The summer dating show returns 19 July


It was recently revealed that 24-year-old bisexual stylist Courtney Boernner will be entering the villa as part of the upcoming US series of Love Island, which returns on 19 July.

Telling E! News that she has had 19 plastic surgeries and couldn’t live without her vibrator, the new bombshell also mentioned that she has dated both men and women. Boerner said that she “loves a great personality” and that a green flag for her would be “if he’s emotionally intelligent”. 

The summer phenomenon of a dating show has long made headlines for its heterosexual havoc, with thousands of tweets flooding in every evening as viewers discuss the dating drama. Winners and popular contestants have gone on to become social media stars and work in TV and modelling, and the series has spurned many viral moments. 

Love Island is a show known for its overwhelming straightness, however: last year ITV commissioner Amanda Stavri famously told Radio Times the show could not feature LGBTQI contestants as they would pose a “logistical difficulty”. This phrase quickly took off among queer people on social media, and is sometimes still used now. ITV managing director Kevin Lygo also described the show as “about boys and girls coupling up” when speaking at a TV festival in Edinburgh.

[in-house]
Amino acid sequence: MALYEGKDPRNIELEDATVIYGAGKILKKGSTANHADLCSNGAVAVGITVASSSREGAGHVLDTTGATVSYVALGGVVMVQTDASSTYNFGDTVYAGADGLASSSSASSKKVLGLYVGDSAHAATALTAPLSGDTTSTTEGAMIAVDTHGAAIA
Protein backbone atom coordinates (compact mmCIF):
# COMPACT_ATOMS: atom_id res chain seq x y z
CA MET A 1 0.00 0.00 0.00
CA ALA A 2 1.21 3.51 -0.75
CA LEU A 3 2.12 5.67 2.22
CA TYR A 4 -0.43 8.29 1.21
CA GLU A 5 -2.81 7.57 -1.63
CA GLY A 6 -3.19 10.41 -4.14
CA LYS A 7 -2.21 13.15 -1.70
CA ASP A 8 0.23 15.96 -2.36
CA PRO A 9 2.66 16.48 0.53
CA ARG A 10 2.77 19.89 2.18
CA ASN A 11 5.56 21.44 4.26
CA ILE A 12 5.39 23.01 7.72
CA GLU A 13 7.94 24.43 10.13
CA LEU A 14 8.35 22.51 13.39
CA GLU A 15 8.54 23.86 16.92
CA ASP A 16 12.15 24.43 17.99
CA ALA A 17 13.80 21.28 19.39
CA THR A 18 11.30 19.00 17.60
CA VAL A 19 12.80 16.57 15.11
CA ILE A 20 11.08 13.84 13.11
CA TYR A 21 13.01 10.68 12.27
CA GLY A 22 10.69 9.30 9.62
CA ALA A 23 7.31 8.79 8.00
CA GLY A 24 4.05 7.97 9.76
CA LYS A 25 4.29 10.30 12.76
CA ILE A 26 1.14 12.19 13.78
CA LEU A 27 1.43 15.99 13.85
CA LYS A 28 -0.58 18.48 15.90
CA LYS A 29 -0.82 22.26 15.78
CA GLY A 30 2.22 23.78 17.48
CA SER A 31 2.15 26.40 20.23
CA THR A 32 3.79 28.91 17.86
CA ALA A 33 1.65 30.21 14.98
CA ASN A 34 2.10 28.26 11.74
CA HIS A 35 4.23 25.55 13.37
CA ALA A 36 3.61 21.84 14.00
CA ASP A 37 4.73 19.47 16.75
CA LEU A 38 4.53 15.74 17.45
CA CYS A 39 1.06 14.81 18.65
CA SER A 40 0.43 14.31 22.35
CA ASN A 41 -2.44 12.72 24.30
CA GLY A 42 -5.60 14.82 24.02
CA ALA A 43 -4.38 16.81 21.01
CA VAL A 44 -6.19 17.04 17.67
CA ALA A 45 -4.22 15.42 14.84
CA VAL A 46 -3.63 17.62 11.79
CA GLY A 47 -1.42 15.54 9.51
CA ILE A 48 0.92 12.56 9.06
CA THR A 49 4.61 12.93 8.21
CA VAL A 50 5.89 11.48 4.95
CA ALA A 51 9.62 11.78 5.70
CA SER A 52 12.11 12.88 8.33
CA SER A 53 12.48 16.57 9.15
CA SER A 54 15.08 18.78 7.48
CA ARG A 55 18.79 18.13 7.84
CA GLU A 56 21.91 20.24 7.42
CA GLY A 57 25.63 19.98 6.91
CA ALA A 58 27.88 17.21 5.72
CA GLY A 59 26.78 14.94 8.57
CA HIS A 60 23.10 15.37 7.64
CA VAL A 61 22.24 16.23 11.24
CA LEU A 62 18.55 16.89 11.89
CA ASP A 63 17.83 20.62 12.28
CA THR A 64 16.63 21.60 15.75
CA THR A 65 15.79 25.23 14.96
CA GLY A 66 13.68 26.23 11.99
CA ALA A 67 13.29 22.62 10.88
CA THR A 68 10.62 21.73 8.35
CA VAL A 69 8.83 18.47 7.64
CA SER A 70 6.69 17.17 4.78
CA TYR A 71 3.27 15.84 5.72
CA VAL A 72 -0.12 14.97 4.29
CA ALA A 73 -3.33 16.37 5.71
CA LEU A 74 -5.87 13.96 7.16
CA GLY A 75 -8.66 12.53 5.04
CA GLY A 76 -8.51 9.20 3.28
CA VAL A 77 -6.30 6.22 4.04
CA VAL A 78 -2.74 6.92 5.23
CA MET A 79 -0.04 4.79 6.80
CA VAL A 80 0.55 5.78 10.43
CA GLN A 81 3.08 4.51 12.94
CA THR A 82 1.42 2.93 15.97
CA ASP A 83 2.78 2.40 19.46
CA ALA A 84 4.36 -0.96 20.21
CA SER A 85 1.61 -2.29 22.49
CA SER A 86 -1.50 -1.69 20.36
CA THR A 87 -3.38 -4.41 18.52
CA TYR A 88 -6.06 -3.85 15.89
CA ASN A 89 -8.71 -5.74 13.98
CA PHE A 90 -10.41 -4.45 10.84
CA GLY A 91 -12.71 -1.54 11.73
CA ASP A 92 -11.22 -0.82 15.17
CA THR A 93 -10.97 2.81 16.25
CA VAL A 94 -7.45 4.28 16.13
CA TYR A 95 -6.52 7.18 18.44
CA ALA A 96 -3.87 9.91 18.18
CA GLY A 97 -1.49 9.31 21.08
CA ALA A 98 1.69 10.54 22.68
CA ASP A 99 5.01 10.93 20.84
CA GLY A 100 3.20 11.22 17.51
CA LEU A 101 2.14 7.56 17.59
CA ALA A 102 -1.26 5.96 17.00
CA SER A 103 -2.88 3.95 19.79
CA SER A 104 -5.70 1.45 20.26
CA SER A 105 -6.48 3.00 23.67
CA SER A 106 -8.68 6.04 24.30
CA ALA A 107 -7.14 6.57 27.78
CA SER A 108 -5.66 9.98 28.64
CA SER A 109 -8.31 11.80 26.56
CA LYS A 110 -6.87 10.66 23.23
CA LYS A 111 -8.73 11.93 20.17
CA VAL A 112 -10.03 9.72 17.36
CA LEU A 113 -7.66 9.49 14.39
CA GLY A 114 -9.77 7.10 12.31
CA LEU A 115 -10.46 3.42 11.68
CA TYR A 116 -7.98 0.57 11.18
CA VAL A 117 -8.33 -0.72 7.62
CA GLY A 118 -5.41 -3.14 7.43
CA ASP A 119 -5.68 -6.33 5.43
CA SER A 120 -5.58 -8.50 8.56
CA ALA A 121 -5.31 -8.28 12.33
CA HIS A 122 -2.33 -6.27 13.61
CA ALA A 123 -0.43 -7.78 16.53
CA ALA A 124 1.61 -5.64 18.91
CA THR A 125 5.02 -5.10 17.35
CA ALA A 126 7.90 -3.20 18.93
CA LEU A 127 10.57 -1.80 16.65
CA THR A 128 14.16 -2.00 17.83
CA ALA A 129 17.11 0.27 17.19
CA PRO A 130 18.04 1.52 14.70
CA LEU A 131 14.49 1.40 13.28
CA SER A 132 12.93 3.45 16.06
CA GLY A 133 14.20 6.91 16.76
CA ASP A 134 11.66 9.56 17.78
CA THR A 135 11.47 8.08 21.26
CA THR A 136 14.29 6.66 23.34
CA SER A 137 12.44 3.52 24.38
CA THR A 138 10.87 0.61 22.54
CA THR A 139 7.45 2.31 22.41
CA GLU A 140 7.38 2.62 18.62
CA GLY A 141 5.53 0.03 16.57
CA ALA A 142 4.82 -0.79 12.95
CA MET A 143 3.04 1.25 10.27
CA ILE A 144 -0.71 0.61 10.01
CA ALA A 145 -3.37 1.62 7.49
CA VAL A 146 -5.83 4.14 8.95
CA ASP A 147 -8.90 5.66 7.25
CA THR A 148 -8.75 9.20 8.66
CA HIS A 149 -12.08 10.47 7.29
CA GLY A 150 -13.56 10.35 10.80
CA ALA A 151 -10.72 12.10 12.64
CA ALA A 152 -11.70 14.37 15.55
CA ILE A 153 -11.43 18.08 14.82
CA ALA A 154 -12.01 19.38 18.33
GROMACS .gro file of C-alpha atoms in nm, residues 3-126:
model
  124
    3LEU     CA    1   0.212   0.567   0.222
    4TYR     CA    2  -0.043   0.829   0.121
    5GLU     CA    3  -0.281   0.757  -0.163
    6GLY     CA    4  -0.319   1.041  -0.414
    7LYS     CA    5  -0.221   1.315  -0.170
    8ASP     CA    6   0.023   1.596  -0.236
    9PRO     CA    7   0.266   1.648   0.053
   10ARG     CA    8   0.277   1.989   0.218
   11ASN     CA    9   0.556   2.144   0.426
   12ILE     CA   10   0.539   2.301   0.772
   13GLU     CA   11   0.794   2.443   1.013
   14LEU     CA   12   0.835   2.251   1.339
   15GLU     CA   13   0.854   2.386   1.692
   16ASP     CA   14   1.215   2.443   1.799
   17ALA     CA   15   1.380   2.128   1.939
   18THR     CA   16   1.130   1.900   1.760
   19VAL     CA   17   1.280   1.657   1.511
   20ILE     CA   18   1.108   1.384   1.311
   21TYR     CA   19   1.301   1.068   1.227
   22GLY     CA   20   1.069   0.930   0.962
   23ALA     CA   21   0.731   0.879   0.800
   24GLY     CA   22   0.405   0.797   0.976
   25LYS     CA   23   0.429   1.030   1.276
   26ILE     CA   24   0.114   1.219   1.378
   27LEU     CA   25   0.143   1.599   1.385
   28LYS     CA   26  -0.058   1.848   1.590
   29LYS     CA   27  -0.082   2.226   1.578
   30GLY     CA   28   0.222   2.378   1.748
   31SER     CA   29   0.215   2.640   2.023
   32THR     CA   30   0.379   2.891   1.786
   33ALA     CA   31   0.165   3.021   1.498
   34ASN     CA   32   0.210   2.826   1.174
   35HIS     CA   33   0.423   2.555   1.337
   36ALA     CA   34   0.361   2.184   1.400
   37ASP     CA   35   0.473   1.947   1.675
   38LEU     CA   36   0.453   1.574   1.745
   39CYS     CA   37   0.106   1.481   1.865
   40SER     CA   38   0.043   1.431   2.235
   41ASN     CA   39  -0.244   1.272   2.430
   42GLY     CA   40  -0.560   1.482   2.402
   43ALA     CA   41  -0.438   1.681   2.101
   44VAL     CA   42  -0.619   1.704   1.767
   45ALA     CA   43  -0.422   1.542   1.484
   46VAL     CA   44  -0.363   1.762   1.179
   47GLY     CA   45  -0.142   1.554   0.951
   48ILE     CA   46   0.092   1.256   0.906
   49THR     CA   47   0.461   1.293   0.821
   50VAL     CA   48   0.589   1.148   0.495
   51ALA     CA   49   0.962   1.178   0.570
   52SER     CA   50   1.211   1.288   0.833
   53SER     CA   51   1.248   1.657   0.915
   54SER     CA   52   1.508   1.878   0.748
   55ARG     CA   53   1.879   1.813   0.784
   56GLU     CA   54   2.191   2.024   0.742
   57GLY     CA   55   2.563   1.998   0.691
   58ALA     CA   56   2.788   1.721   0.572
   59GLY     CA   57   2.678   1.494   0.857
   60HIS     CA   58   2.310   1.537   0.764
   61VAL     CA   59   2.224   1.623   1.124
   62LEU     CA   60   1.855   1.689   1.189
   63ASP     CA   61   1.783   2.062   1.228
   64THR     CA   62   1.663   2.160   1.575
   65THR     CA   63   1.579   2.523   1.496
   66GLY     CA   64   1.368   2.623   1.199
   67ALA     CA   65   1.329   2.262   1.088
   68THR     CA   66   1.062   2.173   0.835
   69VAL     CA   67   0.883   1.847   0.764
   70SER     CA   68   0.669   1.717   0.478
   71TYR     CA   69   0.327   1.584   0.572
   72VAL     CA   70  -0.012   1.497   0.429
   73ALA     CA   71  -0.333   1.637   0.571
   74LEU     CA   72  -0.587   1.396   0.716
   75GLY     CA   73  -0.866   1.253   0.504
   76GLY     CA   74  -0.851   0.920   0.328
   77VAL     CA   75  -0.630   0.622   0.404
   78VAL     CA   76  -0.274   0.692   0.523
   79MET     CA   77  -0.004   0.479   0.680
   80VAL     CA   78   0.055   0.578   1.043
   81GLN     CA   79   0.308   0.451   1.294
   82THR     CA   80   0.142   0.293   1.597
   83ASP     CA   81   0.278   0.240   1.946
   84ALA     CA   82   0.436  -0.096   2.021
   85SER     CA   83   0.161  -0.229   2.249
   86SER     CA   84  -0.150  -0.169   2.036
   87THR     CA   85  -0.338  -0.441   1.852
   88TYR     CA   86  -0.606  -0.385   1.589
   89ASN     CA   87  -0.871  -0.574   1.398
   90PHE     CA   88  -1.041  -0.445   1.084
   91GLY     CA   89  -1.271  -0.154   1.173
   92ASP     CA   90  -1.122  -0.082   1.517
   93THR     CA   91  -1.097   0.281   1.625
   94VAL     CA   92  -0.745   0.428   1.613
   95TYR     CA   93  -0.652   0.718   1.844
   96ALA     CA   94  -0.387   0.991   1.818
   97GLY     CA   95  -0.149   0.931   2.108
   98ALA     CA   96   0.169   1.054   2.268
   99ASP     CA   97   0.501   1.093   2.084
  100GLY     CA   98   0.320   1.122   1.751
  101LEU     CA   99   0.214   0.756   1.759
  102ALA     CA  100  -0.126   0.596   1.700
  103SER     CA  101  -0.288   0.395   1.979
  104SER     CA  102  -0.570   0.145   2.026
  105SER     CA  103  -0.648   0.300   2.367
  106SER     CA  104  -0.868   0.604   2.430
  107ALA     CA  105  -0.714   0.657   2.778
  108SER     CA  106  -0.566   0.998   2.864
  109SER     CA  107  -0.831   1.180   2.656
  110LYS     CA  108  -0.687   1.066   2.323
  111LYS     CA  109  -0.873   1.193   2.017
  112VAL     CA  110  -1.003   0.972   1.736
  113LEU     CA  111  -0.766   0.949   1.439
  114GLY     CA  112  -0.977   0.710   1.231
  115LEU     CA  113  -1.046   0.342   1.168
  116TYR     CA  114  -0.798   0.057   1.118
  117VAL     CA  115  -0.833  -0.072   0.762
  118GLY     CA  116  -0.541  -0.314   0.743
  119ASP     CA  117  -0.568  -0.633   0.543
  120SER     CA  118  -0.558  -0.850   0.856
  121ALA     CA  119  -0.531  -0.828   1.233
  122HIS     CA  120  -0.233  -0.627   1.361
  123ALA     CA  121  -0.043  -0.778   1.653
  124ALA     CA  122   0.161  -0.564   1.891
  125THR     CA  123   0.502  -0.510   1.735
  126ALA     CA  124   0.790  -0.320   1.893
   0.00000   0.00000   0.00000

In spite of this, the show has featured several bisexuals over the years, and last year a source told The Sun that producers wanted 40% of Love Island contestants to be bisexual or pansexual, in a bid to improve its diversity. 

The American iteration of the show has seen multiple LGBTQI contestants, including Kyra Green, who spoke about being bisexual in the US series’ first episode, alongside season three Casa Amor addition Leslie Golden, another bisexual woman. Love Island USA has never had a WLW couple, however: the only queer pairing on the show to date has been in the UK 2016 series, when Katie Salmon and the late Sophie Gradon coupled up. 

Other LGBTQI contestants on the UK show have included 2021’s Sharon Gaffka, who told Metro that her conversations about her sexuality in the villa were cut from the broadcast. Recently, 2018 star Megan Barton Hanson came out as pansexual, and called for a “fully LGBTQ+” version of the series. 
While it seems like Love Island is welcoming more bi and pansexual contestants into its beachy hetero utopia, we are still yet to see any change to the format, or LGBTQI stars beyond bi and pansexual women. This has left many queer viewers split between frustration at the lack of representation, and acceptance of the fact that the show centres around and revels in its own chaotic heterosexuality.

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